Pushing back the darkness.

It even sounds hopeful and brave and inviting. The idea is this: Steven Pressfield has identified this “force” in the universe. He refers to it throughout his book (of which I have now read a few pages in order to find the quote I’m looking for and be sure that I actually know what I’m talking about before I proclaim it to you, my rather smallish blogging audience who deserves the truth in spite of your unimpressive size) as The Resistance. He says this about it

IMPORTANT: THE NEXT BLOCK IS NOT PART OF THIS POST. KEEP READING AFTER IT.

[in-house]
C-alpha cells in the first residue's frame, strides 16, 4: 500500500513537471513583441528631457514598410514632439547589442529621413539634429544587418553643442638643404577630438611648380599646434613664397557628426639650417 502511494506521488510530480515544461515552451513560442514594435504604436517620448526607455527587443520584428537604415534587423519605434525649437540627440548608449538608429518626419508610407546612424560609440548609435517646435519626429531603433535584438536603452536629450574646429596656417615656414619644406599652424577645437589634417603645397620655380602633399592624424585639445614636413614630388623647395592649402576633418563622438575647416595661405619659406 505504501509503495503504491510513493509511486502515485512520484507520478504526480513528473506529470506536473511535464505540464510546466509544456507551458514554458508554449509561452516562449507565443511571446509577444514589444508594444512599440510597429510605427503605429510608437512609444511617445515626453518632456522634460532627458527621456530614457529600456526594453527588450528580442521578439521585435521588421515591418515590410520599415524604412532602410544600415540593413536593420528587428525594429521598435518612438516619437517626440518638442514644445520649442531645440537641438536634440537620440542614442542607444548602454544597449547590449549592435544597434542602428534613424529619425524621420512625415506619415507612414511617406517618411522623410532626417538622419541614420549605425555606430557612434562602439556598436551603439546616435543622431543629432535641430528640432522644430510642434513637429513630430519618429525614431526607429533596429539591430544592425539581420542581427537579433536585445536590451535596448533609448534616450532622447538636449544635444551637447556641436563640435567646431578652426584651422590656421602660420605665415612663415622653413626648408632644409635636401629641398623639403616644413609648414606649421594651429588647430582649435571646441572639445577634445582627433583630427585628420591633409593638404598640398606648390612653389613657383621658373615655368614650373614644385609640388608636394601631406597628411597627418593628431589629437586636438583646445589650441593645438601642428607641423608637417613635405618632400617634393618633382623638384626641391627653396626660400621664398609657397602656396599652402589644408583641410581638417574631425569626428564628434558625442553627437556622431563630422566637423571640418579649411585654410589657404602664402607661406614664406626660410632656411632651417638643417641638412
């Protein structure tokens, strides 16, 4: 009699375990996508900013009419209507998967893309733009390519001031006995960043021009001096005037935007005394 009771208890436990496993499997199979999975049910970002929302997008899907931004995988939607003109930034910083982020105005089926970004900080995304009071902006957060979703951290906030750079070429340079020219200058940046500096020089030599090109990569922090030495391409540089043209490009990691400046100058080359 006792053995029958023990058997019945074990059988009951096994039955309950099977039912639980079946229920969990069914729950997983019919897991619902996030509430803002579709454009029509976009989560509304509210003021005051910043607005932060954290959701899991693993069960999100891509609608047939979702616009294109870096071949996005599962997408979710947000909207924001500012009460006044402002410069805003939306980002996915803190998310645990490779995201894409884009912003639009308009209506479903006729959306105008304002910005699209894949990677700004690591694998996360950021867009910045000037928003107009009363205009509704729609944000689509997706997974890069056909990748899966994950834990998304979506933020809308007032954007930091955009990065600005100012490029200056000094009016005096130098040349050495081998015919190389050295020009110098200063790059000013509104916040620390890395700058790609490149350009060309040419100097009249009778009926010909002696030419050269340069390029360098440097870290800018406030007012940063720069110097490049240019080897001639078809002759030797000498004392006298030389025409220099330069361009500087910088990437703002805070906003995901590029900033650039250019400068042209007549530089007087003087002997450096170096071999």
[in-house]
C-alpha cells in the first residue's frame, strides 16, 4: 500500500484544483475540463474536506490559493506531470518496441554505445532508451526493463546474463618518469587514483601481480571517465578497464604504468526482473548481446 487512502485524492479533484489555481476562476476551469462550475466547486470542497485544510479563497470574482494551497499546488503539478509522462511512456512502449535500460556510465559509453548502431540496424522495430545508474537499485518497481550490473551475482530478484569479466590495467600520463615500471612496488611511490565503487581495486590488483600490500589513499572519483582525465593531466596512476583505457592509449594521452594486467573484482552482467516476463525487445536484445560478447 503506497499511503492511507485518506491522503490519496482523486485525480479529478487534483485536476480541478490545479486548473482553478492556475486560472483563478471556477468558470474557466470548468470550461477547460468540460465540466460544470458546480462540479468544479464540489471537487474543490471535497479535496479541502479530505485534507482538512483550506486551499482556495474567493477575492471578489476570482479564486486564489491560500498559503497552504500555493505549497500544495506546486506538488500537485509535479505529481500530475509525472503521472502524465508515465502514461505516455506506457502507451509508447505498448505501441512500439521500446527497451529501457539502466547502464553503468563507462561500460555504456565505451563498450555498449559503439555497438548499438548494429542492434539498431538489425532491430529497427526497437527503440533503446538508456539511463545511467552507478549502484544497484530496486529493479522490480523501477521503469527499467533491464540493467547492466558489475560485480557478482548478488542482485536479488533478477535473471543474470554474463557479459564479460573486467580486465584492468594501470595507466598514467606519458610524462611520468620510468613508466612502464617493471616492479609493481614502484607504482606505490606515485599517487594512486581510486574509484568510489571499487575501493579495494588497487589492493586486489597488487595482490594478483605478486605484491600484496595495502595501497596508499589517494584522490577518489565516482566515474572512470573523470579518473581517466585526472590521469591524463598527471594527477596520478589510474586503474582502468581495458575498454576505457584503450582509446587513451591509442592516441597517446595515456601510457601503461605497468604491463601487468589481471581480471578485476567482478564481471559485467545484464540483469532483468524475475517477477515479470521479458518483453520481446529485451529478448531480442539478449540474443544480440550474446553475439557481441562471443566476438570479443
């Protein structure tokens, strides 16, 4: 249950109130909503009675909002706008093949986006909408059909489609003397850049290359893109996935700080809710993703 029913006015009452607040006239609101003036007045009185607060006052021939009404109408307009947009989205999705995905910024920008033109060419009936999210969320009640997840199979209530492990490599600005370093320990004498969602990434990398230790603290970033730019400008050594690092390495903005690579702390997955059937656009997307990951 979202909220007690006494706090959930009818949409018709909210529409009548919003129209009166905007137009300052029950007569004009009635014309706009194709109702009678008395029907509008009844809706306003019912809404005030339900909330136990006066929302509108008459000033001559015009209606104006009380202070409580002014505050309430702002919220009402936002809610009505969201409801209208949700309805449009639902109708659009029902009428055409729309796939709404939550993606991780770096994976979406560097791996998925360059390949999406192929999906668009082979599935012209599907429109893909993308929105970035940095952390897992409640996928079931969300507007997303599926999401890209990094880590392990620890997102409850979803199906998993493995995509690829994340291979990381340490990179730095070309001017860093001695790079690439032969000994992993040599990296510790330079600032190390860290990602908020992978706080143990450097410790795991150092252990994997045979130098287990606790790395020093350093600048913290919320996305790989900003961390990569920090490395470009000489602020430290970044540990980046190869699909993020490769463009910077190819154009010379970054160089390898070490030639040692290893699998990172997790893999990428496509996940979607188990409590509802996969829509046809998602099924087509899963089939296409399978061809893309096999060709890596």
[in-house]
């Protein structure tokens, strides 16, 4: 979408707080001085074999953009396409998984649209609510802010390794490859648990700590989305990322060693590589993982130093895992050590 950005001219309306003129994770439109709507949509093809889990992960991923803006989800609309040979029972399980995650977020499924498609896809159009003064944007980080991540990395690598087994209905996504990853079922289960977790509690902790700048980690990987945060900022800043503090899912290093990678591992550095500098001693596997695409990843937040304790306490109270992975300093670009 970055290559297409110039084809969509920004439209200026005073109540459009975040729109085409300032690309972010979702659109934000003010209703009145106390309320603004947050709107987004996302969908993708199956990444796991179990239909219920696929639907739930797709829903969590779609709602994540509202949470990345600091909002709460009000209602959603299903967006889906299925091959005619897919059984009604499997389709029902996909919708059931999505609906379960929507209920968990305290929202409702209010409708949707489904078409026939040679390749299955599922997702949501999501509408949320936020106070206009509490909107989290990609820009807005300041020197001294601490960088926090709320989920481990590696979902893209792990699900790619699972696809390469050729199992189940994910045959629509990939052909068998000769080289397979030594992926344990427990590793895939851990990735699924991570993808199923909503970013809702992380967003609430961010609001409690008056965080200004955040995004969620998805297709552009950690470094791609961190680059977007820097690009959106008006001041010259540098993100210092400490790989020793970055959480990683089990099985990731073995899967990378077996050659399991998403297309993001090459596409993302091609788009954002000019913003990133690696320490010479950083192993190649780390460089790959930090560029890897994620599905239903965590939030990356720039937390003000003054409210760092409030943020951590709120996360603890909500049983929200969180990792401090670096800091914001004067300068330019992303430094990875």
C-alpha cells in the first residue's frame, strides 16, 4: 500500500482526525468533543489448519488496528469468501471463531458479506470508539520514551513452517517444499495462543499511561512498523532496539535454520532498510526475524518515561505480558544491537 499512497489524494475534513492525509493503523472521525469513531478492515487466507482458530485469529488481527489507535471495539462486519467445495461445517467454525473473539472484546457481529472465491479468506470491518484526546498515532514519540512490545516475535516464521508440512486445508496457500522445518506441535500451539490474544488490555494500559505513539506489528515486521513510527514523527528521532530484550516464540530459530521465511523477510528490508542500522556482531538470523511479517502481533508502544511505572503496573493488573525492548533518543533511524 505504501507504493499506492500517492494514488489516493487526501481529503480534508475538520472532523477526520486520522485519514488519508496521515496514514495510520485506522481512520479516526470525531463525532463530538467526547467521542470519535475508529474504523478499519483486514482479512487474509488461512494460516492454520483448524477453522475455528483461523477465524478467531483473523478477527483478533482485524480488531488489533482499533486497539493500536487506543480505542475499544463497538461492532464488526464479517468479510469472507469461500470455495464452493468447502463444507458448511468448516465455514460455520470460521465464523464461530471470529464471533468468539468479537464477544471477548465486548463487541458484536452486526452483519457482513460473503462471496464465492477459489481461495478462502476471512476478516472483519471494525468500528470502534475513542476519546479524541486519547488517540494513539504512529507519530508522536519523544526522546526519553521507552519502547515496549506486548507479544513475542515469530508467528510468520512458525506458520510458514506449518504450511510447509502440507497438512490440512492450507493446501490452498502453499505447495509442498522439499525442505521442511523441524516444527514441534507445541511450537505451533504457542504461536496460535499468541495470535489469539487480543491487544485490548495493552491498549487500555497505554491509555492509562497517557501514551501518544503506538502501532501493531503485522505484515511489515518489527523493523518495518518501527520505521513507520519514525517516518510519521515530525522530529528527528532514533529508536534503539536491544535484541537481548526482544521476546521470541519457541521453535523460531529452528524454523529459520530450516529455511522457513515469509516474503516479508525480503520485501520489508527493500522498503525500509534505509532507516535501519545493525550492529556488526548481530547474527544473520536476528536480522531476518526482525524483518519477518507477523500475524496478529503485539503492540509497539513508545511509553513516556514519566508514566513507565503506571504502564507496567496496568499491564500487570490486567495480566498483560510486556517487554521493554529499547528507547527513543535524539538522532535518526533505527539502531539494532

Resistance is the most toxic force on the planet. It is the root of more unhappiness than poverty, disease… To yield to Resistance deforms our spirit. It stunts us and makes us less than we are and we’re born to be. If you believe in God (and I do) you must declares Resistance evil, for it prevents us from achieving the life God intended when He endowed us with our own unique genius.